It was there before him. It will be there after. And while gentler words from the White House and a better president may affect how much grows in it and how tall, the ugliness will always take root and always flower.
If you live in a certain category — black, brown, Jew, Muslim, gay, trans — you know this, and you experience events like those of the past week not just as chilling reflections of the political moment but as sad testaments to human nature. You register some of our gauziest bromides as well-intentioned delusions:
If only every white American knew and interacted with more black Americans. If only every straight person was aware and took stock of his or her gay relatives and friends. If only there were more mingling of Christians and Jews, of Jews and Muslims. If only the right leaders and the right thinking could reach and teach more people. If only, if only, if only.
Well, some people are beyond reaching and teaching. Some are hardened, not softened, by exposure to diversity. As best I can tell, a few of these gunmen were plenty exposed. It didn’t dim their righteousness or dissuade them of their rightness.
It’s easy to lose sight of this, to focus instead on the hearts and minds that have been changed, on the progress that can be made. I’ve been surprised and moved by the arc of L.G.B.T. Americans over my lifetime: I’m inexpressibly grateful for it. According to a recent poll, 63 percent of Americans now support same-sex marriage.
But that leaves 37 percent who don’t. And while most of them are above the age of 50, some are below 30 and — for whatever tangle of religious, cultural and psychological reasons — cannot bear the likes of me. They will be around for decades to come. So will their hate.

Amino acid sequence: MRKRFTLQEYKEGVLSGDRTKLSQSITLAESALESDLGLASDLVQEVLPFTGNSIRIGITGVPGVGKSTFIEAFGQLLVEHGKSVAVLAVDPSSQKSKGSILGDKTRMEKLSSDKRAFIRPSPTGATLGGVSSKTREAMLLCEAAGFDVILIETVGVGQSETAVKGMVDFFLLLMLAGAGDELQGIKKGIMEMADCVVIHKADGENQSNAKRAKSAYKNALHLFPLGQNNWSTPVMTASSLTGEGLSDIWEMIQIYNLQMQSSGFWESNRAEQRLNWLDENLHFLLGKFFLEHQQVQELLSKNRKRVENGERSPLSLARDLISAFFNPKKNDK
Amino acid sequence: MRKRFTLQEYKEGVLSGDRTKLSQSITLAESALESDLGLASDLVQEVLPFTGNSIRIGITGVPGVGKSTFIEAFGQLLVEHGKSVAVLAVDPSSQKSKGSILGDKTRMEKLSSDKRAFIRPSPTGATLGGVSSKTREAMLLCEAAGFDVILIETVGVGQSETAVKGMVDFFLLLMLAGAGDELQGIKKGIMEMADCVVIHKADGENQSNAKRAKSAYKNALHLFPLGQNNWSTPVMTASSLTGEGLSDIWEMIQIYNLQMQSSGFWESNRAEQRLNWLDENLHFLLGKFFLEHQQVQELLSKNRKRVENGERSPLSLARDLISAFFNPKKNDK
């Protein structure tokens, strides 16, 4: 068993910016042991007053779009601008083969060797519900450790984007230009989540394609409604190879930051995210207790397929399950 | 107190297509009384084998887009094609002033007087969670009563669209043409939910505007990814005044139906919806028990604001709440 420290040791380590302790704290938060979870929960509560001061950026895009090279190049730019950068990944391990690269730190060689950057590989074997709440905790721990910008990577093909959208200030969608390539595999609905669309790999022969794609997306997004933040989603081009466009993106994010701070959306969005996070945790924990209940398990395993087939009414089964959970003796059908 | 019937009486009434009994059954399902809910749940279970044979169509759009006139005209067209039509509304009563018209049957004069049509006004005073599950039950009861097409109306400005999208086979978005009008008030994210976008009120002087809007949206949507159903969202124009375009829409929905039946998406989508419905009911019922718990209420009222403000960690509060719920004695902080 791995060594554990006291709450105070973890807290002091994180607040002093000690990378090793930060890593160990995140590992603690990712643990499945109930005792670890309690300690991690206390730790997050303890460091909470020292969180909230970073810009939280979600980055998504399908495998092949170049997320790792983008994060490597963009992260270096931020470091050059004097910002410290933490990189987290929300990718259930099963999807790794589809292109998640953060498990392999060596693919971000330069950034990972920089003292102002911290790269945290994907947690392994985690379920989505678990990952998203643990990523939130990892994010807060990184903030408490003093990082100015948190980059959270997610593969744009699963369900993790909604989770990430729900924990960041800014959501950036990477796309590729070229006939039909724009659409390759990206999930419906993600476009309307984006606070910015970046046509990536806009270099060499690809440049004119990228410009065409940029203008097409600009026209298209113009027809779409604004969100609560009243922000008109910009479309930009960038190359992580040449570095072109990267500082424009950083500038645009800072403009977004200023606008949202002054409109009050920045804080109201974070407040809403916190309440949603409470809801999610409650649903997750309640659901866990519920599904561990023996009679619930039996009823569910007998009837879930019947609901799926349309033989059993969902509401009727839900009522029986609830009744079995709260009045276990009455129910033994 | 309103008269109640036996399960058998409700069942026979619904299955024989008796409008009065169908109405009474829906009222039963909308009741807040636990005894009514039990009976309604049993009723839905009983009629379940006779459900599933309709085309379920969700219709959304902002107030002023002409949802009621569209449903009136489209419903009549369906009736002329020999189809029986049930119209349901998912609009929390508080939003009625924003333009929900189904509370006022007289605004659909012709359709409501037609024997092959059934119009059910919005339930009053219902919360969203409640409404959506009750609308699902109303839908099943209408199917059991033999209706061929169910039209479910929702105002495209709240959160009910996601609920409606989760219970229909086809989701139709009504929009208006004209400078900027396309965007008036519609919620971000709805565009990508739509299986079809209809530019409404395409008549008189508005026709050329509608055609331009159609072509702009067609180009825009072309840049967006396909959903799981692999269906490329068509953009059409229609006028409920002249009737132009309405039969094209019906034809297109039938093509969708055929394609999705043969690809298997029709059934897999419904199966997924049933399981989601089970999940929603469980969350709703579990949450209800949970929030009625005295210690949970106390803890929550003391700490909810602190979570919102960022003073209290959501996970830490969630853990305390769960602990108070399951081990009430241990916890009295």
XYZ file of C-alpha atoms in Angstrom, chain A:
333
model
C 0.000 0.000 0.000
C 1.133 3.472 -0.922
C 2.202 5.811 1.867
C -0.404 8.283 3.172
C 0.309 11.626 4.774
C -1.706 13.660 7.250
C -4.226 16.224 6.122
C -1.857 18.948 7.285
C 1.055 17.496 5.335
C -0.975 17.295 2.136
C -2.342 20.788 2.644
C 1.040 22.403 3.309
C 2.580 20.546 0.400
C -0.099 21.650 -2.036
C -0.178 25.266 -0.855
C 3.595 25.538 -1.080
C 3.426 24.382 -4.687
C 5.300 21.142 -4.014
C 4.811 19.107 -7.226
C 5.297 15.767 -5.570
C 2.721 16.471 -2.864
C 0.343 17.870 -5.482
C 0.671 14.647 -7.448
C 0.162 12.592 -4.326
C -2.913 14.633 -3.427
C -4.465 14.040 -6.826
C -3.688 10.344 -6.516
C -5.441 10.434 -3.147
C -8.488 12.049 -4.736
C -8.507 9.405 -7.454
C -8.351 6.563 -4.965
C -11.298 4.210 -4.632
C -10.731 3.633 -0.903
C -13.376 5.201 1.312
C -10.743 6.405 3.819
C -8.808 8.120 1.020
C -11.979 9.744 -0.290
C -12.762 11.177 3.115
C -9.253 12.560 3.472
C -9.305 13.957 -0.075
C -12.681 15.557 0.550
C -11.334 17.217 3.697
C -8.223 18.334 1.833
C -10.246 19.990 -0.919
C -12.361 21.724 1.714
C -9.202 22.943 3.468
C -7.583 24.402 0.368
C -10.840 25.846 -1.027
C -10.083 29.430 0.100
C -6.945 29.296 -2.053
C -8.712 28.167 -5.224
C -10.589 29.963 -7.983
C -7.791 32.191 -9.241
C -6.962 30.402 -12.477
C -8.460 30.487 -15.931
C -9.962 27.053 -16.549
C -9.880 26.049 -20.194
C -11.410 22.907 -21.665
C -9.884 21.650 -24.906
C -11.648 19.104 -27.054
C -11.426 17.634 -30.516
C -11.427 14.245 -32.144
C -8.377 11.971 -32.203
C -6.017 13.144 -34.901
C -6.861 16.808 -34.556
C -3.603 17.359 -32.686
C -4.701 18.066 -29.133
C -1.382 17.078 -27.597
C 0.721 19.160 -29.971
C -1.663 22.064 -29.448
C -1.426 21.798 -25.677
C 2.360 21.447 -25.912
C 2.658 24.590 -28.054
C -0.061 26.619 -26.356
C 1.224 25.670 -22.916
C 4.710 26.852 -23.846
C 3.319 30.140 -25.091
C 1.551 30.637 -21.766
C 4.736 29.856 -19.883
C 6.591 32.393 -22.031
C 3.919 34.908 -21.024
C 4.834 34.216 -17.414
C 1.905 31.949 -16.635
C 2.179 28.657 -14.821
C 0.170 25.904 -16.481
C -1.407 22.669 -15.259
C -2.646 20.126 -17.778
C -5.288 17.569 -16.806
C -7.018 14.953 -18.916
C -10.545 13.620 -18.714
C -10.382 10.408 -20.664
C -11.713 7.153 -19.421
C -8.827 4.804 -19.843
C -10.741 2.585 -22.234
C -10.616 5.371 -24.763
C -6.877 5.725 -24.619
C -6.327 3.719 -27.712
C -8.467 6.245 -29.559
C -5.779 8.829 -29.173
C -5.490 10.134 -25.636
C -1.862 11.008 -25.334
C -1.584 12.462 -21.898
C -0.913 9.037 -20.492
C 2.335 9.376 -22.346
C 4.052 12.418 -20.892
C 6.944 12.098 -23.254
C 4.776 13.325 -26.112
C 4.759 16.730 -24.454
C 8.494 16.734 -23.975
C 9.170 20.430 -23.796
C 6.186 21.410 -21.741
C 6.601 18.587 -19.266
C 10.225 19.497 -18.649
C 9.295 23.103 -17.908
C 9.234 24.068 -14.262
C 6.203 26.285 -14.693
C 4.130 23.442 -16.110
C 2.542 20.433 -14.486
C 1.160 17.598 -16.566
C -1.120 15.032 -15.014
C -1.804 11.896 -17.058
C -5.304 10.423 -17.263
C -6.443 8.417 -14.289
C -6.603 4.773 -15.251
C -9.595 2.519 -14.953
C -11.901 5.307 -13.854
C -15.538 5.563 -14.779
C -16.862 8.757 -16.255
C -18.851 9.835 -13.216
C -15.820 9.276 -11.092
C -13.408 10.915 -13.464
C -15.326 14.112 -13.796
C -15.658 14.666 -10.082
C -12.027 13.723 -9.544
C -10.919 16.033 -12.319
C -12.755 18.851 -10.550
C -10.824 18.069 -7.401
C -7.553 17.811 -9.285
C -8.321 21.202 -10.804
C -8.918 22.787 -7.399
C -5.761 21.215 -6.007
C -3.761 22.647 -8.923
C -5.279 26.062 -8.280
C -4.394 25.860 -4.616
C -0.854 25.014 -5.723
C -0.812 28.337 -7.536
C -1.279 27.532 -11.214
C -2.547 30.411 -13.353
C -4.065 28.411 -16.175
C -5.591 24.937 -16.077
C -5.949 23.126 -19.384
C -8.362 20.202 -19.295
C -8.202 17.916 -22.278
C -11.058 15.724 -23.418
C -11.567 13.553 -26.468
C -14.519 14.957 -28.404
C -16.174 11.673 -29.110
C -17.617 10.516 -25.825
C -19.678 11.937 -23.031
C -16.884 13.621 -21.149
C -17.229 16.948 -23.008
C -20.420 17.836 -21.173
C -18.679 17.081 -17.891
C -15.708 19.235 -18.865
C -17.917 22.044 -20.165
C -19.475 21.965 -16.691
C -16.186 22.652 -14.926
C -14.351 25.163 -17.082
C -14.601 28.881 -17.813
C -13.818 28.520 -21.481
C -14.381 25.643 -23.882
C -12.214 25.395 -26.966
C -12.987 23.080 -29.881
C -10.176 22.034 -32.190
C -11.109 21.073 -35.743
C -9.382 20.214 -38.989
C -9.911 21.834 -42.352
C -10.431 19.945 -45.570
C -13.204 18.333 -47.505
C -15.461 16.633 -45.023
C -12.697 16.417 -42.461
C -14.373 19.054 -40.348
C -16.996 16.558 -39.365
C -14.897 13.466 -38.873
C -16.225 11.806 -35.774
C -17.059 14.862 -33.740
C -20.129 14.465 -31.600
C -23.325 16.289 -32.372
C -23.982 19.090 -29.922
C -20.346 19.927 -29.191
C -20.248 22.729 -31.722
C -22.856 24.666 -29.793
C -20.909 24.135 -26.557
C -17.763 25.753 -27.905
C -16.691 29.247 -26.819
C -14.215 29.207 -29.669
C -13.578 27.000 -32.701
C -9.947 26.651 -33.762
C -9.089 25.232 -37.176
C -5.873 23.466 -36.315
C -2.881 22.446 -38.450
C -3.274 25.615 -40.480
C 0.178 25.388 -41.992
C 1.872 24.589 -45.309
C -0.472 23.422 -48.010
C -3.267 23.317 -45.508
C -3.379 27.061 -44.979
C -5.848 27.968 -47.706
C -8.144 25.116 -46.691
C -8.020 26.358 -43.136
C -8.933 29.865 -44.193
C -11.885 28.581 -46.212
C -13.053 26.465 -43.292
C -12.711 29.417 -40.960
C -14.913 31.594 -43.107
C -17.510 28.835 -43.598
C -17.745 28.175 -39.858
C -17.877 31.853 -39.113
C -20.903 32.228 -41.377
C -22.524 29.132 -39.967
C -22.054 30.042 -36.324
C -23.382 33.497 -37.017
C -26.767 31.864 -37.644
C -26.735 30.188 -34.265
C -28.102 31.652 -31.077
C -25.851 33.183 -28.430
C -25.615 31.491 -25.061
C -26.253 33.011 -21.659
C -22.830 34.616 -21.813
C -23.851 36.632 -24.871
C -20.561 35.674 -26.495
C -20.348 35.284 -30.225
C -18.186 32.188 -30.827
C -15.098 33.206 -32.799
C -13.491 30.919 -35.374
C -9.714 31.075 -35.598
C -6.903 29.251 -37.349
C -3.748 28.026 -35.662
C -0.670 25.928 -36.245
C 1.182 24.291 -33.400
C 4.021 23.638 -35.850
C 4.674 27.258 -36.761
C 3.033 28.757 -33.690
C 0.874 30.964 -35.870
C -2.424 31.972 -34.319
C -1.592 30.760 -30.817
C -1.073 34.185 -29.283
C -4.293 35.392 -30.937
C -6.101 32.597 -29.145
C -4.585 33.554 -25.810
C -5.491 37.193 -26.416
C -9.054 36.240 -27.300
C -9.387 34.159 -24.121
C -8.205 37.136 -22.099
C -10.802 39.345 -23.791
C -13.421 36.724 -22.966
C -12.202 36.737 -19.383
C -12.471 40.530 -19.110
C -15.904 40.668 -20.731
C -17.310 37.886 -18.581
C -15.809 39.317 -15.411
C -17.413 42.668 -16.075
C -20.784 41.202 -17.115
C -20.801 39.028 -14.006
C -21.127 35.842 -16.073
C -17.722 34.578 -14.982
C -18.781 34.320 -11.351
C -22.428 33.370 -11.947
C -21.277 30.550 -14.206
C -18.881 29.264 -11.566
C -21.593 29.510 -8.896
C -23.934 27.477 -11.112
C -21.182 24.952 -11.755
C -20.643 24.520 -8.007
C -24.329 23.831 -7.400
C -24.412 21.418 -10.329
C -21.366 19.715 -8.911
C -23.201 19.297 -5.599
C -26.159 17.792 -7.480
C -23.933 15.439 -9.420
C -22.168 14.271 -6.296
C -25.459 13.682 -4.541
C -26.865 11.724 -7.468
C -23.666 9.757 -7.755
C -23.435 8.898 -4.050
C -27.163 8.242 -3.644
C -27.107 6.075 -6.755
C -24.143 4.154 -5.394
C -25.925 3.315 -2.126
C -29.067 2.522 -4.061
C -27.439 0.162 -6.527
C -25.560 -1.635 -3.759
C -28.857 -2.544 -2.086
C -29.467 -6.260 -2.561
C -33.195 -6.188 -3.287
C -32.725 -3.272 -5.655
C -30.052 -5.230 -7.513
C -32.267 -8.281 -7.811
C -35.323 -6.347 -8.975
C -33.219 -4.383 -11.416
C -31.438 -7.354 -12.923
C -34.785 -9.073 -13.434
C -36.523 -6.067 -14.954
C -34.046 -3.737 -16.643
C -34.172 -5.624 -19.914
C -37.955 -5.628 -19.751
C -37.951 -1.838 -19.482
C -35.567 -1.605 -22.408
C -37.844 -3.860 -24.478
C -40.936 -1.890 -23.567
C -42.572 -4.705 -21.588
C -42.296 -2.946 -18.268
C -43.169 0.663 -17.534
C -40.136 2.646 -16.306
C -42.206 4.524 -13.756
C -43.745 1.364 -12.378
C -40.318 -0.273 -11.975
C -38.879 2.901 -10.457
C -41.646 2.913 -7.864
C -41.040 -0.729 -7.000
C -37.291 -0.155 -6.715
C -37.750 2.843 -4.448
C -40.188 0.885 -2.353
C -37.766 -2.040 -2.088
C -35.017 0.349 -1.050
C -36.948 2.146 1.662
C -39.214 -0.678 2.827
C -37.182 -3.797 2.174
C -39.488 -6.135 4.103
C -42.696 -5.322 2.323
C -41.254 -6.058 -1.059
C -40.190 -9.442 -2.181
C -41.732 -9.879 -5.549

I note this to ward off complacency, which kicked in to some degree under our previous president. Barack Obama’s election told a narrative different from Trump’s. He symbolized the possibility of hatred’s ebb. But it was biding its time, waiting its turn. It always does.
That’s not to say that we should give in or get used to it. No, precisely because of its awesome stubbornness, we must do all we can to prevent its unleashing and weaponization. We must change overly permissive gun laws, take on a largely unregulated internet, push back at a public dialogue that abets the most destructive tribalism. We must punish acts of hate fiercely, not just to declare our values but also to make the haters think twice and to keep them in my inbox, armed with only words, and not in your child’s high school, armed with an assault rifle.